Fructose comprises 50% of table sugar and up to 90% of high-fructose corn
syrup (HFCS), both ingredients found in copious
amounts in most American 'convenience' foods.
[Wikipedia: Fructose#References, Wikipedia:HFCS]).
Now it seems that a
is a common virus, the
, which may really make obesity
an actual epidemic. [Int. Journal of Obesity
posted by umop-apisdn
on Aug 21, 2007 -
Can microbes make us fat? Of the trillions and trillions of cells in a typical human body — at least 10 times as many cells in a single individual as there are stars in the Milky Way — only about 1 in 10 is human. The other 90 percent are microbial. These microbes — a term that encompasses all forms of microscopic organisms, including bacteria, fungi, protozoa and a form of life called archaea — exist everywhere.
New evidence suggests microbes in our bodies can determine how efficiently we process food and affect our hunger centers.
posted by caddis
on Aug 13, 2006 -
Another touching, sad, chilling account of obesity in America.
The story of Anamarie Regino, a 3-year-old who was abnormally large for her age. Anamarie was taken out of her parents' custody because, it was determined, her life was in jeopardy because of her size. This despite a 550 calorie/day diet and obvious signs that "too much food" wasn't an issue.
posted by hijinx
on Jul 19, 2004 -
Scientists know that being fat reduces your lifespan,
making you more susceptible to heart disease, cancer, diabetes, and a host of other bad things. However they are only beginning to understand why. "Fat tissue is now recognized to be the body's biggest endocrine organ," producing 25 known signaling compounds and a variety of proteins.
posted by ilsa
on May 12, 2004 -
To eat three meals a day for 30 days at McDonald's and document the impact on his health. "It was really crazy - my body basically fell apart". Spurlock charted his journey from fit to flab in a tongue-in-cheek documentary which he has taken to the Sundance Film Festival.
posted by stbalbach
on Jan 23, 2004 -
US and Big Sugar challenge WHO Obesity Plan
William Steiger, of the US Department of Health and Human Services sent a 28-page letter to the World Health Organization on January 5th. On behalf of the Bush Administration, he writes "rigorous scientific studies do not clearly show that marketing fast foods or high calorie foods to consumers increases their risk of becoming obese. Nor do scientific studies definitively link particular foods, such as soft drinks or juices, or foods high in fat or sugar, to a higher risk of obesity." Attacking the science, protecting the status quo, it's a familiar tactic.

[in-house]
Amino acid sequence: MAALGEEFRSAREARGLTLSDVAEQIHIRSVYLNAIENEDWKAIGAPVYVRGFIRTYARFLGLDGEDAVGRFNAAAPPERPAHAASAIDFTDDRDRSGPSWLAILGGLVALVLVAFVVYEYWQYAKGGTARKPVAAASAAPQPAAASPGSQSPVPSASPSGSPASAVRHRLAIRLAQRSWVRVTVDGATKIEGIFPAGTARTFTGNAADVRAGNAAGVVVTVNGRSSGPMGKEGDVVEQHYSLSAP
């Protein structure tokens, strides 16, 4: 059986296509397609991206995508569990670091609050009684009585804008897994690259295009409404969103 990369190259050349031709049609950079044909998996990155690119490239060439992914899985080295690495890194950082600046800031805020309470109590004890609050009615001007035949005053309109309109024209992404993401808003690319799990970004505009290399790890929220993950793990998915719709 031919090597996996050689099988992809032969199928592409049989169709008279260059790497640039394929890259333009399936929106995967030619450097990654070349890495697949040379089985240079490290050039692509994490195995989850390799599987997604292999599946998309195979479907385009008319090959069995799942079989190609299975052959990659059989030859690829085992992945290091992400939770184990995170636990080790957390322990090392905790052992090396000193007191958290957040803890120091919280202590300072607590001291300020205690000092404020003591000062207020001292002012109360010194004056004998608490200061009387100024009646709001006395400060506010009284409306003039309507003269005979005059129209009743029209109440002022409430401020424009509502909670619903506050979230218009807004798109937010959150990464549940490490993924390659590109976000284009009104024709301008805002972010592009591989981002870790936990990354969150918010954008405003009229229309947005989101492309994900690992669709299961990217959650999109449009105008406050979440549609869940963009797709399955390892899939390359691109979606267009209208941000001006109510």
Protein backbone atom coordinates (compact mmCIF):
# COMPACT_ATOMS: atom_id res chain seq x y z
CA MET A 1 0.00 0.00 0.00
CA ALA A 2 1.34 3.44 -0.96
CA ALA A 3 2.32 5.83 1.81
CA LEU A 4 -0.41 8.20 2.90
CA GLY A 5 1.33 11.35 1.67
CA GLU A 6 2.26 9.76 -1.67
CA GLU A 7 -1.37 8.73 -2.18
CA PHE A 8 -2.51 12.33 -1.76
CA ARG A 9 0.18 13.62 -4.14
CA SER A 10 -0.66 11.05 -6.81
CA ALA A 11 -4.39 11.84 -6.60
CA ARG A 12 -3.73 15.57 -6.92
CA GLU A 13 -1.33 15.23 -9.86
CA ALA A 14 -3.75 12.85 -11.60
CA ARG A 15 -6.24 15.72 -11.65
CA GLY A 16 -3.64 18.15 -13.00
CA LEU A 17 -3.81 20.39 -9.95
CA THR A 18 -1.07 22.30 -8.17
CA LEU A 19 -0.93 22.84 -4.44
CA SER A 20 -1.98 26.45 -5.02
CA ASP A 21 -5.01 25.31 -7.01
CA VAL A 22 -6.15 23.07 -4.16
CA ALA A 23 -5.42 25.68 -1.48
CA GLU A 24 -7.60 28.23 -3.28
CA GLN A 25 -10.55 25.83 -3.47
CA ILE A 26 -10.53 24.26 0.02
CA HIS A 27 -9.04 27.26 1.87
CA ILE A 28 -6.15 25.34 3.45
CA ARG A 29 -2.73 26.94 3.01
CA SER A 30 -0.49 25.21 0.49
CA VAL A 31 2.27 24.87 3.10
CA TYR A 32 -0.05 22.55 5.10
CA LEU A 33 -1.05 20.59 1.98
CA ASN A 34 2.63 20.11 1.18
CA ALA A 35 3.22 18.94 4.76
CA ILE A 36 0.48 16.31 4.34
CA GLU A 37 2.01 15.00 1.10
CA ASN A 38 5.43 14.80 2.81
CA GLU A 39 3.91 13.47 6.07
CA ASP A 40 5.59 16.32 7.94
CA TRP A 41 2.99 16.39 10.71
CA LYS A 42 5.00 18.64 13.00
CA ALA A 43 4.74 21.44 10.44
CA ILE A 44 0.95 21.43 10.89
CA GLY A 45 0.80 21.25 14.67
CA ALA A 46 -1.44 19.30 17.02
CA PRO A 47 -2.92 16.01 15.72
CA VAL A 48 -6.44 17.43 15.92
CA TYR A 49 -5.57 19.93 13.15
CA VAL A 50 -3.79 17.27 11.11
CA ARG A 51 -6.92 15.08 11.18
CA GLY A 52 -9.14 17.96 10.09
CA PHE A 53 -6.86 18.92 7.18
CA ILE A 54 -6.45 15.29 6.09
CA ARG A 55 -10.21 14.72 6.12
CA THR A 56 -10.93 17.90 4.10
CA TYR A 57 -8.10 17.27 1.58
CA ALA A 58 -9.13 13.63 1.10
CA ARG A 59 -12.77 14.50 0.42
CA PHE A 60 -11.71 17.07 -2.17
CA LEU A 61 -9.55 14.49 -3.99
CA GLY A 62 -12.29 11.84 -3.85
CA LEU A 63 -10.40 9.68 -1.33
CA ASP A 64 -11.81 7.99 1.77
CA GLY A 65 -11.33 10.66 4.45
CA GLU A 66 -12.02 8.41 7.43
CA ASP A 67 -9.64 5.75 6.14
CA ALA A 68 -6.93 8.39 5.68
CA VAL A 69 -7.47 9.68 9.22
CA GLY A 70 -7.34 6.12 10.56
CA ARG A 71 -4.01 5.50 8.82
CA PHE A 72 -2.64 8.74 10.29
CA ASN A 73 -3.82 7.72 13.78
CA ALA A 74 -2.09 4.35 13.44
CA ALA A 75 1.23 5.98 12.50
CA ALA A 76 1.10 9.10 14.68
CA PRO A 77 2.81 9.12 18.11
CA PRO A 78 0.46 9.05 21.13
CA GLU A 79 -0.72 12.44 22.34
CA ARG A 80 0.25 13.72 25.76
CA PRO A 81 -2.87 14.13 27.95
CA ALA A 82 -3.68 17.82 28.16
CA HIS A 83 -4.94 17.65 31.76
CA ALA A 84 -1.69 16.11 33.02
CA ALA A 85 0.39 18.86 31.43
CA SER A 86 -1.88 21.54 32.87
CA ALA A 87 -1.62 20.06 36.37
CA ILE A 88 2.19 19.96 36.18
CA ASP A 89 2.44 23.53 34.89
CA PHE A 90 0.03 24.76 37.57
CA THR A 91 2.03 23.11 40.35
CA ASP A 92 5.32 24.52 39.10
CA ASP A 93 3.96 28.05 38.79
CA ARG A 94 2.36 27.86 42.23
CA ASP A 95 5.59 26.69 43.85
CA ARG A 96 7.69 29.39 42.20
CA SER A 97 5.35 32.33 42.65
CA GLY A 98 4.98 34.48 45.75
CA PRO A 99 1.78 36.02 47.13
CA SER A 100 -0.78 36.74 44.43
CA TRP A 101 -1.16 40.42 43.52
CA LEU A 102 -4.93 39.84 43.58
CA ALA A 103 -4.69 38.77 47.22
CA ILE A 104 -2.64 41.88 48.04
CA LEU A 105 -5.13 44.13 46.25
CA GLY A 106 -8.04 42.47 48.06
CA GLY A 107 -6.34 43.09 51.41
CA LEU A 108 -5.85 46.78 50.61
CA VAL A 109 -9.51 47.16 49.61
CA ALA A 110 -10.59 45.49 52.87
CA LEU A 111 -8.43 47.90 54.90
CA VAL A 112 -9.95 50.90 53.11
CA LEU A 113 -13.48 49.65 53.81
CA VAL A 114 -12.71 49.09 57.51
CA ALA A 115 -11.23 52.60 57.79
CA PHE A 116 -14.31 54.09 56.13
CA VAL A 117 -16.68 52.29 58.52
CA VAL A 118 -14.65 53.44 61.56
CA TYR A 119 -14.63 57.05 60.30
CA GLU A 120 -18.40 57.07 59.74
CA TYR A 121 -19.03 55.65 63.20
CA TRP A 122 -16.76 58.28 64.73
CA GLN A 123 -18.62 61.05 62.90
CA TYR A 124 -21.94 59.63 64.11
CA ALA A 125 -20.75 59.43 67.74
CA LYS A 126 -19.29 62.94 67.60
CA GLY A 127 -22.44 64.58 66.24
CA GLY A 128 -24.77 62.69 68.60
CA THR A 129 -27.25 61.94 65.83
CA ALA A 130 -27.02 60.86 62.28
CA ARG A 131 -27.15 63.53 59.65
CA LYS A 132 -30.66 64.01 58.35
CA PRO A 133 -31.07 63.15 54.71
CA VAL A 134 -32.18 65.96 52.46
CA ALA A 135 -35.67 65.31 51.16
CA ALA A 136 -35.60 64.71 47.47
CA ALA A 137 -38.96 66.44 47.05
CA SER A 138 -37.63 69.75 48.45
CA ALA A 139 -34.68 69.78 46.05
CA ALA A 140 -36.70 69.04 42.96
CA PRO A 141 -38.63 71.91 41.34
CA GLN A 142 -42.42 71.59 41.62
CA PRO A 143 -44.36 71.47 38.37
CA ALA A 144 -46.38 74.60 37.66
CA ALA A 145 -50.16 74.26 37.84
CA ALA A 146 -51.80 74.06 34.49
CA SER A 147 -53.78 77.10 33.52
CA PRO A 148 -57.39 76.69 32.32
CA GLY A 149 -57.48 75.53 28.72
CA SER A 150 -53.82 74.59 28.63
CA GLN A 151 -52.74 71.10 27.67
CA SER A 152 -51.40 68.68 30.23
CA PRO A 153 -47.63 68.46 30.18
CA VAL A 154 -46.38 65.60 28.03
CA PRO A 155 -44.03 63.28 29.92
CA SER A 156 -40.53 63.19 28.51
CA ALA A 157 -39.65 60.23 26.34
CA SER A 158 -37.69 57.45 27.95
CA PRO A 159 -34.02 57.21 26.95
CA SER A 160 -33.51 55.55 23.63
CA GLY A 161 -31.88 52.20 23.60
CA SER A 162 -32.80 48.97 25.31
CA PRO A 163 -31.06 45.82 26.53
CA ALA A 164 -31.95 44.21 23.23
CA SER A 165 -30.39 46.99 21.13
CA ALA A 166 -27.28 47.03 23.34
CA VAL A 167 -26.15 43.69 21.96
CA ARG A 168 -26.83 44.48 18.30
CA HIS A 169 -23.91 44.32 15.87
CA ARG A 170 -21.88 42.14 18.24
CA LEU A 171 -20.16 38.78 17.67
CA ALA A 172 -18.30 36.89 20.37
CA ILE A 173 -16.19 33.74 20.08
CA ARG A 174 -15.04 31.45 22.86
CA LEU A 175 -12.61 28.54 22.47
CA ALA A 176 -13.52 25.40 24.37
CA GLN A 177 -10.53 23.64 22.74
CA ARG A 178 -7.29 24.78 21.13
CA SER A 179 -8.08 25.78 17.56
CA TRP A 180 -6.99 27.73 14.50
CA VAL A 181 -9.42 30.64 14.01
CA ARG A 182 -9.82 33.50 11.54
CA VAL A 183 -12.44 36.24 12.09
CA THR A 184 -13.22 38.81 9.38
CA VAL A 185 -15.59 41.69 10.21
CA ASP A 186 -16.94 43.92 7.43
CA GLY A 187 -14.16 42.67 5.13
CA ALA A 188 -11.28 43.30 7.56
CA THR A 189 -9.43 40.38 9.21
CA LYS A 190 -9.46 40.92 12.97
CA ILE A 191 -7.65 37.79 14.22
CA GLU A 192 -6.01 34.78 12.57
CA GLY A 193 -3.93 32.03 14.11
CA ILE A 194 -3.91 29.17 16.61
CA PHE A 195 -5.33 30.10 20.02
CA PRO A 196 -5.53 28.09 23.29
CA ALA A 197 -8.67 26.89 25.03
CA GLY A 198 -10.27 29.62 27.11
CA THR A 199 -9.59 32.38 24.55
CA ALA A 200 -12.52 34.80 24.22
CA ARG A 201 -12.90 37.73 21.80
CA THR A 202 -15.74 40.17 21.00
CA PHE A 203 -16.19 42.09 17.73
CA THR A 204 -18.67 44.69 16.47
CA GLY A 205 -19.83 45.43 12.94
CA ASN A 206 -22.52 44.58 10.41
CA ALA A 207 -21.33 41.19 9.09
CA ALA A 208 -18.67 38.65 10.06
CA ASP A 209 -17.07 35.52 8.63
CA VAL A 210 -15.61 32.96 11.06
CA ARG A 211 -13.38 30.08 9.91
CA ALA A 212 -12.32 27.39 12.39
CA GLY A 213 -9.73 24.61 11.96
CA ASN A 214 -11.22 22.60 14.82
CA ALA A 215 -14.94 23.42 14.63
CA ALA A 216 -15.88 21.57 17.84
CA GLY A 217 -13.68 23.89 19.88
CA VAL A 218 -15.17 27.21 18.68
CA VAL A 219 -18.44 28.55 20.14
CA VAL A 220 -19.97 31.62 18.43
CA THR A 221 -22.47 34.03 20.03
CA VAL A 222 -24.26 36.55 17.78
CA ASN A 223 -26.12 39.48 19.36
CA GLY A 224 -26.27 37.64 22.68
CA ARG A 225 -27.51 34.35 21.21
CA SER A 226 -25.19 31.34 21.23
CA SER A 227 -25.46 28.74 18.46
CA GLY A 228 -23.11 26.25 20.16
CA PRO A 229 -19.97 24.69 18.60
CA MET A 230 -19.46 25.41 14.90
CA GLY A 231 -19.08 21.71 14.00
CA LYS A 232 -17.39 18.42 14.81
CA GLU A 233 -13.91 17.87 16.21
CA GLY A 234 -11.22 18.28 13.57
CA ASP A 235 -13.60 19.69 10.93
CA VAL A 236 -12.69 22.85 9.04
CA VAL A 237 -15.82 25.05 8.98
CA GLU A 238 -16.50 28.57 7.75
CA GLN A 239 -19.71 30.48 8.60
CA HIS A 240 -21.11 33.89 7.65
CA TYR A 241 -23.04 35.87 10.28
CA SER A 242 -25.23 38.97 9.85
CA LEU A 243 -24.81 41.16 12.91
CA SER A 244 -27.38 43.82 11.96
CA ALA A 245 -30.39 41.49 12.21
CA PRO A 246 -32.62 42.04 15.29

The WHO's efforts to combat worldwide obesity, and the reactions of US Sugar and Food Manufacturers were already discussed here
last year. Now that the plan is outlined, after 3 years of work, it recommends "advising people to limit sugar and refined foods, restricting junk food marketing, improving food labeling and raising prices on unhealthy foods". The US, however, is demanding strong changes before it signs off.
posted by kokogiak
on Jan 21, 2004 -
American cultural hegemony strikes again.
(NYT reg. req.) Asian children exposed to an American-made high-sugar, high-fat, pre-processed, fast-food diet now seem to be coming up with American diseases: obesity, diabetes, things like that. My fascination with the article is caused not so much by its content as it is by its tone, though:
Known in Chinese as "xiao pangzi," or "little fatties," these roly-poly children seem to be everywhere, the pampered victims of cultures that prize them as emblems of affluence and well-being.
Do I sense a certain smugness in this article? Is the author sarcastically reading this as a triumph of American values?
posted by Prospero
on Mar 13, 2003 -
Obesity may not be unhealthy after all A careful survey of medical literature reveals that the conventional wisdom about the health risks of fat is a grotesque distortion of a far more complicated story. Indeed, subject to exceptions for the most extreme cases, it's not at all clear that being overweight is an independent health risk of any kind, let alone something that kills hundreds of thousands of Americans every year.
[The New Republic online, free reg. required]
posted by tippiedog
on Jan 28, 2003 -
Couch potato lifestyle is worse for your health than smoking
Poor diet and lack of exercise cause more illness than smoking, new figures show. The lifestyle of couch potatoes has overtaken smoking as the major cause of ill-health in EU countries for the first time, the World Health Organisation says. Great, now reading Metafilter is bad for me.
posted by Coop
on Sep 4, 2002 -
Eric is fat!
After a month of gorgeing himself for The Fat Project, Eric has finally achieved his goal of 30 lbs. in 30 days. Nicole, on the other hand, isn't faring so well. Updates every few hours today.
posted by isildur
on Oct 30, 2000 -